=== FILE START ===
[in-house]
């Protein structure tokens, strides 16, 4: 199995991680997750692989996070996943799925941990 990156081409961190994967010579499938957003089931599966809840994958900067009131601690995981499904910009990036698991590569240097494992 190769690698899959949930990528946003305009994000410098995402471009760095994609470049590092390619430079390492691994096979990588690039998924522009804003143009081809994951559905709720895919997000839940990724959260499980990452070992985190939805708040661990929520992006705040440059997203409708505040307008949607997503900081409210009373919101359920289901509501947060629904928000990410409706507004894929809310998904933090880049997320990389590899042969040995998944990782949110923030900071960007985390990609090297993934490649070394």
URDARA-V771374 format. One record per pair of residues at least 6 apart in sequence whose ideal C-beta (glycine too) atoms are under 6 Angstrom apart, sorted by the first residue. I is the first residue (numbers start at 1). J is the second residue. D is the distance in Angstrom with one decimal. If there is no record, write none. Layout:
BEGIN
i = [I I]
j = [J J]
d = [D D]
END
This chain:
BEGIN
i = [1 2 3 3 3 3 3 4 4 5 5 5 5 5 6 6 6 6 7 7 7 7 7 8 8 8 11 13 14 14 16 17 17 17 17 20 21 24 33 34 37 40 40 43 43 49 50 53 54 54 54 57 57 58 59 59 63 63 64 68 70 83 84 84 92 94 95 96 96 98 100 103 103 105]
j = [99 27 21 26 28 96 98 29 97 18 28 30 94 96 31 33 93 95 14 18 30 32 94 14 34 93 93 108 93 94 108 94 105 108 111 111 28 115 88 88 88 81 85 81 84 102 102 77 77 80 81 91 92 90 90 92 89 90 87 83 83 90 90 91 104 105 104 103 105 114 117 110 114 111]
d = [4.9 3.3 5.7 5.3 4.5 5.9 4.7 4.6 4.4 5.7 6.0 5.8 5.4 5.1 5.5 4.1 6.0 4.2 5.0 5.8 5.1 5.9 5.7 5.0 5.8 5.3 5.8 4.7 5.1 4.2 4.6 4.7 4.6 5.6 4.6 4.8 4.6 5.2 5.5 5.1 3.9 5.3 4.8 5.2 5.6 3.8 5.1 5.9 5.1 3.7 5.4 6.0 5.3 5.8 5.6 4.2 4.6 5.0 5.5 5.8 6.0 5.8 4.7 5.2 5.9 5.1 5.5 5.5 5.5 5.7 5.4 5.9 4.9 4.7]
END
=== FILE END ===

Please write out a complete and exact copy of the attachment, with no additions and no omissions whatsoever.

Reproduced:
[in-house]
């Protein structure tokens, strides 16, 4: 199995991680997750692989996070996943799925941990 990156081409961190994967010579499938957003089931599966809840994958900067009131601690995981499904910009990036698991590569240097494992 190769690698899959949930990528946003305009994000410098995402471009760095994609470049590092390619430079390492691994096979990588690039998924522009804003143009081809994951559905709720895919997000839940990724959260499980990452070992985190939805708040661990929520992006705040440059997203409708505040307008949607997503900081409210009373919101359920289901509501947060629904928000990410409706507004894929809310998904933090880049997320990389590899042969040995998944990782949110923030900071960007985390990609090297993934490649070394």
URDARA-V771374 format. One record per pair of residues at least 6 apart in sequence whose ideal C-beta (glycine too) atoms are under 6 Angstrom apart, sorted by the first residue. I is the first residue (numbers start at 1). J is the second residue. D is the distance in Angstrom with one decimal. If there is no record, write none. Layout:
BEGIN
i = [I I]
j = [J J]
d = [D D]
END
This chain:
BEGIN
i = [1 2 3 3 3 3 3 4 4 5 5 5 5 5 6 6 6 6 7 7 7 7 7 8 8 8 11 13 14 14 16 17 17 17 17 20 21 24 33 34 37 40 40 43 43 49 50 53 54 54 54 57 57 58 59 59 63 63 64 68 70 83 84 84 92 94 95 96 96 98 100 103 103 105]
j = [99 27 21 26 28 96 98 29 97 18 28 30 94 96 31 33 93 95 14 18 30 32 94 14 34 93 93 108 93 94 108 94 105 108 111 111 28 115 88 88 88 81 85 81 84 102 102 77 77 80 81 91 92 90 90 92 89 90 87 83 83 90 90 91 104 105 104 103 105 114 117 110 114 111]
d = [4.9 3.3 5.7 5.3 4.5 5.9 4.7 4.6 4.4 5.7 6.0 5.8 5.4 5.1 5.5 4.1 6.0 4.2 5.0 5.8 5.1 5.9 5.7 5.0 5.8 5.3 5.8 4.7 5.1 4.2 4.6 4.7 4.6 5.6 4.6 4.8 4.6 5.2 5.5 5.1 3.9 5.3 4.8 5.2 5.6 3.8 5.1 5.9 5.1 3.7 5.4 6.0 5.3 5.8 5.6 4.2 4.6 5.0 5.5 5.8 6.0 5.8 4.7 5.2 5.9 5.1 5.5 5.5 5.5 5.7 5.4 5.9 4.9 4.7]
END